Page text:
Genealogy Trails
Marshall County Illinois
Biographies - D


Adam Davidson
Mr. Davidson was born in Roxboroughshire, Scotland, in 1833, and came to the United States in 1850, locating in Marshall County, He married Miss Jane Rae in 1872, also born in Scotland. They have two children, Nellie and Maggie M. He owns 320 acres of choice land, in a roost perfect state of cultivation. He is a type of a large and influential class of Americanized Scotchmen in this country, who, to the intelligence and thrift of the fatherland, have joined the enterprise and push of the Yankee character. Mr. Davidson is a successful man, and owes it under Providence to himself alone.
[Source: Record of Olden Times or 50 years on the Prairie, 1880, Page 746 La Prairie Township - Transcribed by Nancy Piper]

Richard Davidson
Mr. Davidson was born in Roxboroughshire, Scotland, in 1830, and emigrated to the U. S. 1850, locating in Marshall County, He married Miss Mary Scott in 1857, born in the same place in Scotland, and they have been blessed with six children - James A., Thomas S,, John, William H., Richard G. and Mary S. Mr. Davidson is serving as Justice of the Peace, has been commissioner of highways, assessor, collector and school director. He is popular everywhere and has many friends in the County, He owns 320 acres of land in a high state of cultivation, which in fact may he said of .nearly the entire Township.
[Source: Record of Olden Times or 50 years on the Prairie, 1880, Page 747 La Prairie Township - Transcribed by Nancy Piper]

James B. Davis
Mr. Davis was born in Ohio, August 20th. 1816, and came to Marshall County in 1849. January 11th, 1844 he married, in Ohio, Miss Nancy Hiland. They have four children living and one deceased, the living being Eunice A., Daniel, Clara and Mary E. William M. died July 19, 1854, in the tenth year of his age. Mr. Davis is a farmer by occupation, and has been a justice of the peace for a number of years. They are members of the M. E. Church.
[Source: Record of Olden Times or 50 years on the Prairie, 1880, Page 736 Roberts Township - Transcribed by Nancy Piper]

Robert Davis

The Wealthiest Farmer in the State of Illinois - Robert Davis / Demise of Mr. Robert Davis / The Davis Obsequies

From the El Paso Journal , Printed in the Henry Republican
June 20, 1878

The Wealthiest Farmer in the State of Illinois - Robert Davis

It is the peculiar province fo the Journal to occasionally present, for the benefit of the rising generation, pen portraits of successful self-made men. Robert Davis of Henry, Ill., was born in Wales, and landed in Lacon with $70 and the trade of a cooper. He worked as a journeyman five years, during which time he learned to speak and write English. He commenced business by starting a saloon, and soon after bought land where Sparland now stands, which greatly advanced in price, and seems to have been a stepping-stone to his future prosperity. He owns about 5000 acres of cultivated land, divided by the Illinois river, and within the past year he has purchased 16 quarter sections in the vicinity of Rutland, for which he paid the cash. In addition to this, he owns a large amount of western land, and the bank of Henry, which is looked after by his son-in-law and nephew. His share of rest corn, last year, was 64,000 bushels. He is 61 years old, and worth a million dollars, which is quite a snug sum for one to accumulate, when we consider the humble beginning - ignorance of our language and customs, and other disadvantages under which this son of toil must have labored. He is without doubt worth more money than any one man or firm in the counties of Peoria, Putnam, marshall, Woodford or LaSalle, (barring Judge Caton, who, we think, now resides in Chicago, having removed there soon after his return from the trip to Norway.)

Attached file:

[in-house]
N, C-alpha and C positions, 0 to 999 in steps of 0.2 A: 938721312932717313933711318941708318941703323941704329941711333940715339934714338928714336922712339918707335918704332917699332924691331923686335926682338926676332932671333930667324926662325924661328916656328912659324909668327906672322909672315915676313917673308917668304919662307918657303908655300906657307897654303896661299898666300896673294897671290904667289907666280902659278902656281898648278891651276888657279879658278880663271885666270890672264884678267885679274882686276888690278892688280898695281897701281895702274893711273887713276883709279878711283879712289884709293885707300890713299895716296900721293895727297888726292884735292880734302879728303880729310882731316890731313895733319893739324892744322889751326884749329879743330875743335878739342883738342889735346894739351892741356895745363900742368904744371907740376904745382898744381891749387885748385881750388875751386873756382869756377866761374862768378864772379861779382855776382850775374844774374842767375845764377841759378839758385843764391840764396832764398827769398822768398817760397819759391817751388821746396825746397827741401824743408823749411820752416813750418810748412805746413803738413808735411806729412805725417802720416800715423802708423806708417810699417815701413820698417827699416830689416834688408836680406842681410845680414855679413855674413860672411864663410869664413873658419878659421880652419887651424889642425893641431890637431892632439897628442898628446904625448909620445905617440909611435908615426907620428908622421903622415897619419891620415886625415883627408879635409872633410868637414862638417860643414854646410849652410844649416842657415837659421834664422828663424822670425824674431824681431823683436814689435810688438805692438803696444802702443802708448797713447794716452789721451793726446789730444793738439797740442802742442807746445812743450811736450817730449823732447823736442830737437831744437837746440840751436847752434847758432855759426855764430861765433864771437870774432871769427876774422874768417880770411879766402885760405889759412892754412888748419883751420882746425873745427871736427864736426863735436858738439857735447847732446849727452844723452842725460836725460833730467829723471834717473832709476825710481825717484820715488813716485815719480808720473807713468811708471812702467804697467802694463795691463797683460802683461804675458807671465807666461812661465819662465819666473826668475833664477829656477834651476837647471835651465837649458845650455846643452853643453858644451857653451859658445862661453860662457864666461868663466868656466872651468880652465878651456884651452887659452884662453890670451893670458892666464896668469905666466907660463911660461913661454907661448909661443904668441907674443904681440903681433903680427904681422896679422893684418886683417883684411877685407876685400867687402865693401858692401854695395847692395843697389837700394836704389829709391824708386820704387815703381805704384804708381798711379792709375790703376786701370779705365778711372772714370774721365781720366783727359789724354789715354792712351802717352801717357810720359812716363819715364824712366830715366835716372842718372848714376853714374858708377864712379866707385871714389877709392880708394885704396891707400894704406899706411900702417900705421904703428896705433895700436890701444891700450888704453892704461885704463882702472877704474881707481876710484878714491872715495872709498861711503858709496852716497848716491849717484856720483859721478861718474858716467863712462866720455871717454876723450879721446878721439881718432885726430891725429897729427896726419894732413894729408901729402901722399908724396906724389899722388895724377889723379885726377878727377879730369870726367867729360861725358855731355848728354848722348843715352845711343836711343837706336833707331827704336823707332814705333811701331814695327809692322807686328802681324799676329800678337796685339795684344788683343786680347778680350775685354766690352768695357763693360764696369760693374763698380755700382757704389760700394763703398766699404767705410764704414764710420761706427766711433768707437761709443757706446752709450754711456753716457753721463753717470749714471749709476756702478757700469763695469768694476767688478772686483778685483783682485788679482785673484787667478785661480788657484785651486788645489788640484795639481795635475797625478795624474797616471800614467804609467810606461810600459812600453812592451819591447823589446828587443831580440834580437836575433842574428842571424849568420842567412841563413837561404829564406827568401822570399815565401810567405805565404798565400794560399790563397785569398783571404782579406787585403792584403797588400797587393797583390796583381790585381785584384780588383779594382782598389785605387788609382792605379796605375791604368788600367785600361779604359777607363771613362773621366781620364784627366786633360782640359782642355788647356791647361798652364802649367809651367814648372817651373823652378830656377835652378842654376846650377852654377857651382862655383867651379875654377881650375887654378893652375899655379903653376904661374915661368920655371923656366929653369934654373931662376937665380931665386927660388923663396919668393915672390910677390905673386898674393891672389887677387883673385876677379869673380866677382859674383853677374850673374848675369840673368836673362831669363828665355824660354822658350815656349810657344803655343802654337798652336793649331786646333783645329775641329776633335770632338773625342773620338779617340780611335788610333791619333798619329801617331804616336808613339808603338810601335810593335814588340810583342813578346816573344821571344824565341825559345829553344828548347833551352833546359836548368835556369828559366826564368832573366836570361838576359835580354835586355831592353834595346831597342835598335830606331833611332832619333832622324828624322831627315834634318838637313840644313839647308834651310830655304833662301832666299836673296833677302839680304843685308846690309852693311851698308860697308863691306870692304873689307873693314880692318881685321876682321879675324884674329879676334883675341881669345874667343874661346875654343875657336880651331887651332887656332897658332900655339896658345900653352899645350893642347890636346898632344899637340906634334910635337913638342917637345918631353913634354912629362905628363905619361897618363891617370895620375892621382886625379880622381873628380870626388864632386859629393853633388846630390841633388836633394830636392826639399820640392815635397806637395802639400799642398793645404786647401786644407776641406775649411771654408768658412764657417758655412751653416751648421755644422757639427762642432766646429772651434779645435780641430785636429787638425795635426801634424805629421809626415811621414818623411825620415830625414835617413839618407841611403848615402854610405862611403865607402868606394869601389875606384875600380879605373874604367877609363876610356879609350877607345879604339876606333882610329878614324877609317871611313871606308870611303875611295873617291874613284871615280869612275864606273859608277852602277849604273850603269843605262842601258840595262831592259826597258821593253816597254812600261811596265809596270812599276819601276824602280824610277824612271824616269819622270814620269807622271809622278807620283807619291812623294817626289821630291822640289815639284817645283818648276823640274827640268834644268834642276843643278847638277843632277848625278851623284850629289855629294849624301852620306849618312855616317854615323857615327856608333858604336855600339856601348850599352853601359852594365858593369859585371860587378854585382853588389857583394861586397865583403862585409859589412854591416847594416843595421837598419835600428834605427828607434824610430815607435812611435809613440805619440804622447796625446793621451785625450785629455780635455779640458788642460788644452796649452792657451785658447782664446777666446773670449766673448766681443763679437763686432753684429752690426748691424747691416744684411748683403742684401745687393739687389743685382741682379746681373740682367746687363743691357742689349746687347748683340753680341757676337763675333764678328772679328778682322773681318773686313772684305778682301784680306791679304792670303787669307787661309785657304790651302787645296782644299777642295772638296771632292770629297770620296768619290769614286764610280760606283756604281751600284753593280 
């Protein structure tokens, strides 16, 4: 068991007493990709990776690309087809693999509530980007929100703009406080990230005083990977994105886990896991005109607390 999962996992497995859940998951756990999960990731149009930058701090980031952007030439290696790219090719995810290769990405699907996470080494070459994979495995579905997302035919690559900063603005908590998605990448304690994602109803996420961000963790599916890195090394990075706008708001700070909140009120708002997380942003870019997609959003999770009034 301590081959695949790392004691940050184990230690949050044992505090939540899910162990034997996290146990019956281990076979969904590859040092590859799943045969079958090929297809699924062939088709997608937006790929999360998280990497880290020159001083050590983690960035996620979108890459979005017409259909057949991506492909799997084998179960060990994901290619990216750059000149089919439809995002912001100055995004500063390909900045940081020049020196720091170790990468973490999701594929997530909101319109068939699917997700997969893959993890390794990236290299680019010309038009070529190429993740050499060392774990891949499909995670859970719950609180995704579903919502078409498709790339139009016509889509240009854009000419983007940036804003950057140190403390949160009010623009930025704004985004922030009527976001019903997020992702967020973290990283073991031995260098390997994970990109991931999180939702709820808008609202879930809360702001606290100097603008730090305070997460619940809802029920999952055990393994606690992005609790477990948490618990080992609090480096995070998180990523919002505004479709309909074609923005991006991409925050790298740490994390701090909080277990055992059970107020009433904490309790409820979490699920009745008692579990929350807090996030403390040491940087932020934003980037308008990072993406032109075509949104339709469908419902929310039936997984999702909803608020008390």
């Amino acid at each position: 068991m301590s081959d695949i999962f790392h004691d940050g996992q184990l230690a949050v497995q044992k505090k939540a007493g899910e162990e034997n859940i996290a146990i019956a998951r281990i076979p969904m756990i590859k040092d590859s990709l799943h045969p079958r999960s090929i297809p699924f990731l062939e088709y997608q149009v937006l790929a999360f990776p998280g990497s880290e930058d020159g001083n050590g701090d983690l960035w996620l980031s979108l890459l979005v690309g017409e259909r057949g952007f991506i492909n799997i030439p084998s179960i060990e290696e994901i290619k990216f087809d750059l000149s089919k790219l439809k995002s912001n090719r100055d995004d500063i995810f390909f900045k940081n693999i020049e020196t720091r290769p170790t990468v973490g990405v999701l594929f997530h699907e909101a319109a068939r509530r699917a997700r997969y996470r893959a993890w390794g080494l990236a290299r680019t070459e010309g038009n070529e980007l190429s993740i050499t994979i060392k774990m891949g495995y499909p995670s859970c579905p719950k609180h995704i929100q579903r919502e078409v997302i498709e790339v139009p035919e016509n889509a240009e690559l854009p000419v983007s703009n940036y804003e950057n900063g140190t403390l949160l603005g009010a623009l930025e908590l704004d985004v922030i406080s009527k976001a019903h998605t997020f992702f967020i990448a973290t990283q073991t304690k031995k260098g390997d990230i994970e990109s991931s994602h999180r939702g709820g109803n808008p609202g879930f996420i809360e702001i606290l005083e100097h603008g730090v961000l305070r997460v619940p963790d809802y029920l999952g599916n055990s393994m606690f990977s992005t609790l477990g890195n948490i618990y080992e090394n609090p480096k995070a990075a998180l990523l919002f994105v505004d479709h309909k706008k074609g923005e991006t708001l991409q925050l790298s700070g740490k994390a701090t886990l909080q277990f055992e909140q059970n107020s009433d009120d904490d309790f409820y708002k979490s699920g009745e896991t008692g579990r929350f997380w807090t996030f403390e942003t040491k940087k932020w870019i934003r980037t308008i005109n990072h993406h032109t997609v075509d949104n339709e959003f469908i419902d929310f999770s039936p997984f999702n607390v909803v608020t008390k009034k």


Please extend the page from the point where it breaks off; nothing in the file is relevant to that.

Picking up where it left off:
Mr. Davis has three children, one son and two daughters. The son does not have the reputation of being as prudent as the father, and has to content himself with the use of an 80 acre farm. Some say he has to shift for himself. Three years ago one of the daughters took to marriage a respectable young man of poor but honest parents. The daughter went to Chicago after bonnets and dresses, with a check, blank in every respect, except that the letters "Robert Davis" were written upon it. Here was a chance to fill a Saratoga trunk and go to Europe, but so carefully had the young lady been educated, that she used only $1800.

When Dwight and Charlie Webber were landlords of the Webber House, in Minonk, Mr. Davis applied to Dwight for lodging, and was told that he would have to put up 50 cents, or seek other place. While Mr. Davis (who somewhat resembles a renter) was begging for a bed, enjoying the joke, Charlie rushed in, and, grabbing him by the hand, exclaimed, "Why Bob, how are you?" I am glad to see you looking so well," etc. He was trusted for a night's lodging, and the Hon. Dwight was worse sold than when he tackled the lung tester.

Mr. Davis looks after all the details of his business, carefully examining every load of grain as it comes to market. Financially he is the soundest farmer in Illinois at the present time.


November 13, 1879
Taken From the Henry Republican

Demise of Mr. Robert Davis